And for the Local Government Advisory Committee (LGAC), anticipating the goal of climate resilience is recognizing the significance of building the workforce to assist local communities across municipal lines. “Our residents need to know and understand why Bay restoration is vital to their quality of life and in turn they need to see the government investments made to address issues they see when they walk out their doors,” said Jasmine Gore, chair of the LGAC and councilmember for the City of Hopewell, Virginia. “If that is achieved, there will be buy-in unlike we have seen before to the issues that everyone in this room and more are collectively fighting for.”

Gore was appointed to the LGAC in 2017 by former Virginia Governor Terry McAuliffe and is known as an innovative leader in creating programs and legislation that reflect the people-driven goals that move her city of Hopewell forward. Her viewpoints position her to lead the LGAC at the perfect time, as they are championing the prioritization of a skilled workforce in order to sustain and support local communities as they develop efficient climate adaptation measures. Similarly, to the CAC, the LGAC urges the EC to ensure new federal funding gets to local governments quickly to allow for the needed time to address infrastructure needs in a fair and equitable manner to all communities.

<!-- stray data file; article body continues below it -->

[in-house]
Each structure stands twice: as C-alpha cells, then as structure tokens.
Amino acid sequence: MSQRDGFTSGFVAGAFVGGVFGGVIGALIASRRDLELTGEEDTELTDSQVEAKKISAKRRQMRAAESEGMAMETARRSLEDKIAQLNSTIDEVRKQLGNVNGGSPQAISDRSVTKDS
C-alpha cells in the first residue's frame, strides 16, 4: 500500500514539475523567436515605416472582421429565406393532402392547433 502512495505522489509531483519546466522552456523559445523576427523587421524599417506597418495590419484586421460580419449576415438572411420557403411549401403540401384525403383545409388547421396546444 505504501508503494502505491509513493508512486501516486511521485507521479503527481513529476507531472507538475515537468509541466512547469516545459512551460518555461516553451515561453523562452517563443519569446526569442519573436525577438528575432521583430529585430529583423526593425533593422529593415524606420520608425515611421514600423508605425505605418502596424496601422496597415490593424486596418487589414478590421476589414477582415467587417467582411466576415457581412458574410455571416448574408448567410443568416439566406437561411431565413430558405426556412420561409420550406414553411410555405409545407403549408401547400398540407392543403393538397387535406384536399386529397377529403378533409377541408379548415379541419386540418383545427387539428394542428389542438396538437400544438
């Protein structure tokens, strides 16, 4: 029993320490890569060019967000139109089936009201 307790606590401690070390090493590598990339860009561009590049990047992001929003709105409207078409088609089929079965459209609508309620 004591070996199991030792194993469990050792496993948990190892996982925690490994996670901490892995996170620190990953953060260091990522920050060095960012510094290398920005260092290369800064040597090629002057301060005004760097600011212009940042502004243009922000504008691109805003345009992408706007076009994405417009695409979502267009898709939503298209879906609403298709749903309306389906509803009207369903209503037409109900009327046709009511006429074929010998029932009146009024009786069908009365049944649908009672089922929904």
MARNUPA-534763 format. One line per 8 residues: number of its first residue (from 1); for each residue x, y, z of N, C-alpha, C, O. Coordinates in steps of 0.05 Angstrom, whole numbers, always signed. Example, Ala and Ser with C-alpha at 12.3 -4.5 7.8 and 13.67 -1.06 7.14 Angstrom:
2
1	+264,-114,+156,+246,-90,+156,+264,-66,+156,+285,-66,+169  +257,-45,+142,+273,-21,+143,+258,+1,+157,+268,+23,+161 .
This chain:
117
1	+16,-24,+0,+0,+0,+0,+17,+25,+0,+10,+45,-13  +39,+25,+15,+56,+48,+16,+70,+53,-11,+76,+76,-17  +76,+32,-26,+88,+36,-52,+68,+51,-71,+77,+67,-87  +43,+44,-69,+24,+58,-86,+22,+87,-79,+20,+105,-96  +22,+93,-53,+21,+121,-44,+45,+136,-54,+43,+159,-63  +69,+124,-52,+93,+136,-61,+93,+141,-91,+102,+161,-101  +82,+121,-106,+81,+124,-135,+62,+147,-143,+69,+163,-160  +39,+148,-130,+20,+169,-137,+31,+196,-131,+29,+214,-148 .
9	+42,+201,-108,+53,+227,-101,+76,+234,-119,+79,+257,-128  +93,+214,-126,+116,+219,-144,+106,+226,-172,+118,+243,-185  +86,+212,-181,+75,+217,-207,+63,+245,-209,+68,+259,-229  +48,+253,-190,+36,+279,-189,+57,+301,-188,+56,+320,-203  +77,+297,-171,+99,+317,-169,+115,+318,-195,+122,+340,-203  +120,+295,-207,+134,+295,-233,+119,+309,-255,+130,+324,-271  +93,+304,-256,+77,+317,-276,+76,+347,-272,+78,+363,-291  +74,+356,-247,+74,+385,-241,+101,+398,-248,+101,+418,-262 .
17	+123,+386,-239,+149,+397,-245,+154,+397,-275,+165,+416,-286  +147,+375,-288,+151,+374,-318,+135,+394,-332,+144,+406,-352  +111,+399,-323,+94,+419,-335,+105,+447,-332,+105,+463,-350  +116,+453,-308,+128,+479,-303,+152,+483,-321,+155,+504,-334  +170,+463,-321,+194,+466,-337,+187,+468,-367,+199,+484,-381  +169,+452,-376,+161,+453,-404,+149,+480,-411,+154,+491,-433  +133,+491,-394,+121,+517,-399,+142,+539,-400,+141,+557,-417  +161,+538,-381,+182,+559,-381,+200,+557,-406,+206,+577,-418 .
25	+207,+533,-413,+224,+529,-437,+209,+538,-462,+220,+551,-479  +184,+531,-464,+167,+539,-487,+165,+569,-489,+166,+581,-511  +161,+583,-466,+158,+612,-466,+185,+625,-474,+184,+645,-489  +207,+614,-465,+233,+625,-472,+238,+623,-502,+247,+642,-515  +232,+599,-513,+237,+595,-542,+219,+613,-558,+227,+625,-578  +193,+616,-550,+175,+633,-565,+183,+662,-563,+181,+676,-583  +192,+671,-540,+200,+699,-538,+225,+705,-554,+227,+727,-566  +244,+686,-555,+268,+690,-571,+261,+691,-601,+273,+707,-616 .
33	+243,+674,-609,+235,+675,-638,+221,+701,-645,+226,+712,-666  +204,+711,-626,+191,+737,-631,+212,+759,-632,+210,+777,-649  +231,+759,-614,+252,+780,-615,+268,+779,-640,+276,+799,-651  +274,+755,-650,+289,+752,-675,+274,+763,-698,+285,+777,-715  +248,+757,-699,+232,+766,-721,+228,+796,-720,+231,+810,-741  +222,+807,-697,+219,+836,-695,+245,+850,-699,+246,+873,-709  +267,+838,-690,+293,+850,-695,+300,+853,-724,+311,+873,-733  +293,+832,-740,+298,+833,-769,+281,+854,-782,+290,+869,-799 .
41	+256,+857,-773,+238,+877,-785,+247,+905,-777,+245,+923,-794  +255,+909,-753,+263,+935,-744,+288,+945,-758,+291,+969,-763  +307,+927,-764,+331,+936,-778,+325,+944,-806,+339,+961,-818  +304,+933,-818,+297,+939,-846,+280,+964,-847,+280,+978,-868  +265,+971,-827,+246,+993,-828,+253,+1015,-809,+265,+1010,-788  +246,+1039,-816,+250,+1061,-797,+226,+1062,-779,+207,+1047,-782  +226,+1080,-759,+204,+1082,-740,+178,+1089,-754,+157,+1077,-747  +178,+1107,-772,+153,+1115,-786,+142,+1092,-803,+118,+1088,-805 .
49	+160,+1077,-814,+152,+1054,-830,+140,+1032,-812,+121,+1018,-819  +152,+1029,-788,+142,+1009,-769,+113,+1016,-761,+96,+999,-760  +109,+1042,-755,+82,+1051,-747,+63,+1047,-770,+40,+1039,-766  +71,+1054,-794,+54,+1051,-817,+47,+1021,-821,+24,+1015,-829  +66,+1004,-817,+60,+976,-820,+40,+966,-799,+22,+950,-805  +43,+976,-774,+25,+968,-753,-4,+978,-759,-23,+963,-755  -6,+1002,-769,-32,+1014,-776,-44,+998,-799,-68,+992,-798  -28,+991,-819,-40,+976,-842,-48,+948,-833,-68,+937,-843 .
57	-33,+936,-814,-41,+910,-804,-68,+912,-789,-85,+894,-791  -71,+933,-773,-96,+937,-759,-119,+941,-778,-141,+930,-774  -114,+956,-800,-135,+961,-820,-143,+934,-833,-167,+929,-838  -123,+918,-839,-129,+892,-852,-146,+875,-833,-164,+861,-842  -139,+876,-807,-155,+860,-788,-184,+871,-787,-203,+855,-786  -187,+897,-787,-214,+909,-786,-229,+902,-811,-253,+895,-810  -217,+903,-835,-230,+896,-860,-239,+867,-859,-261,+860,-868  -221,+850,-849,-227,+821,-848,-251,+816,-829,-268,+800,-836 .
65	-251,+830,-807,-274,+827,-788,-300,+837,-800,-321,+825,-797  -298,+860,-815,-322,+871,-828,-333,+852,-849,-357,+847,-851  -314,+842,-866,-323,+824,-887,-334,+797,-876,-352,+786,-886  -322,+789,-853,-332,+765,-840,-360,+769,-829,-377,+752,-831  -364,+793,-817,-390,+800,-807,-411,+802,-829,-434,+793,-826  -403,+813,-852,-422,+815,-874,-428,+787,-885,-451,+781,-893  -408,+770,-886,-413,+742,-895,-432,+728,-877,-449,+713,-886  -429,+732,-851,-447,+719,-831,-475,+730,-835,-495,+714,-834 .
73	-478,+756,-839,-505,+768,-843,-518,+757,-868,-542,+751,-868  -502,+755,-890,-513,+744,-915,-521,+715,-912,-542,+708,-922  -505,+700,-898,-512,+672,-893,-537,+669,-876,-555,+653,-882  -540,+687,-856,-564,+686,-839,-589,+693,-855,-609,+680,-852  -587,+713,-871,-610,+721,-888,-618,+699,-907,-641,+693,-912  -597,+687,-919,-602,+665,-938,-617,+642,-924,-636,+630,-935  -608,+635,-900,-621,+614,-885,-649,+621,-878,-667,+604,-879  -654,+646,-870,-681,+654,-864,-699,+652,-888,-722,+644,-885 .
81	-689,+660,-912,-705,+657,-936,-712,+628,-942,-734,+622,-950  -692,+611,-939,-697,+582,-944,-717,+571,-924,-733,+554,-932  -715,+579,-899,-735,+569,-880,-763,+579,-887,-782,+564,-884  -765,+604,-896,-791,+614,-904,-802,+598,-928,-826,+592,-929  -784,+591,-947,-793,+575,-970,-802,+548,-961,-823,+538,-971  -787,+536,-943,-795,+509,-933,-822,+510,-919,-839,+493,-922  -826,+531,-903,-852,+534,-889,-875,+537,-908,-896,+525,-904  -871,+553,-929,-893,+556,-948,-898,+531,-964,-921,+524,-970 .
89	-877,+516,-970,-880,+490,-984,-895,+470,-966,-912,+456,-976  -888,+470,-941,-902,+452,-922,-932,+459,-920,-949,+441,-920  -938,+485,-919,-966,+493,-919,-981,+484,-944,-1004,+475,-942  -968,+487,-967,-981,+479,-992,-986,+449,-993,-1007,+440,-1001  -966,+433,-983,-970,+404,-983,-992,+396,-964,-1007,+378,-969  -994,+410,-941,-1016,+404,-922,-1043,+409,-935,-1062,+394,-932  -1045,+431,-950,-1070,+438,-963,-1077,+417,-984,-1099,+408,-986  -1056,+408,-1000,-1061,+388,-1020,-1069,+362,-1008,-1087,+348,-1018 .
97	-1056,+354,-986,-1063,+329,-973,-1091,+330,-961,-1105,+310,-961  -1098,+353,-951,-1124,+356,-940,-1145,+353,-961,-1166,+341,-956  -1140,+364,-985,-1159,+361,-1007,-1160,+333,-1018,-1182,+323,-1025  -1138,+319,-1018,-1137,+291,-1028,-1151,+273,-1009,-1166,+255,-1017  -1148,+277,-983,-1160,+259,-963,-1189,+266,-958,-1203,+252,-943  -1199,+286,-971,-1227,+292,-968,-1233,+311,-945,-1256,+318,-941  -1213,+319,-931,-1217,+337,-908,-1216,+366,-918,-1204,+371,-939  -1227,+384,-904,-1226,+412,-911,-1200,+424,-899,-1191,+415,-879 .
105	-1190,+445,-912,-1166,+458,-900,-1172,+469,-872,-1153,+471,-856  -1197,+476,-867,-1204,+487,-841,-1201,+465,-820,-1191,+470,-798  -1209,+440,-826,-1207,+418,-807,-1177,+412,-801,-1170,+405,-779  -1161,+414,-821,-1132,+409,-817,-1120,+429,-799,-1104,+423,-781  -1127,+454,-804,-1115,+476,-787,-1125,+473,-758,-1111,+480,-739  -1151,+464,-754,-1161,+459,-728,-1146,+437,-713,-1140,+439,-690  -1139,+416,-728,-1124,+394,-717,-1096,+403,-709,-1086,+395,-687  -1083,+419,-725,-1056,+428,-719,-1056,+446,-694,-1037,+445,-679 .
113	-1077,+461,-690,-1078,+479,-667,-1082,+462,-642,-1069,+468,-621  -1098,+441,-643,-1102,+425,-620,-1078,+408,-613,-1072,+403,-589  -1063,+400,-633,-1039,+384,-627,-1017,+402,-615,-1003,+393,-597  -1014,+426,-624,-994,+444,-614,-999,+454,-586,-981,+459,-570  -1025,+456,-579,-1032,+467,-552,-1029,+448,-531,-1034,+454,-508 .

On paper, the Chesapeake Bay Program appears to be an organizational chart full of bureaucracy. Federal agencies, state governments and even universities seem intangible. This is why these three advisory committees are so important—they are the voices representing science and local communities. They bring the perspective of their unique stakeholders to the folks that are making decisions for the part of the watershed in which you live. “There are limited formal ways for a group of regional residents to express their views to executive leaders,” said CAC Chair Julie Lawson. “A common voice is more powerful.”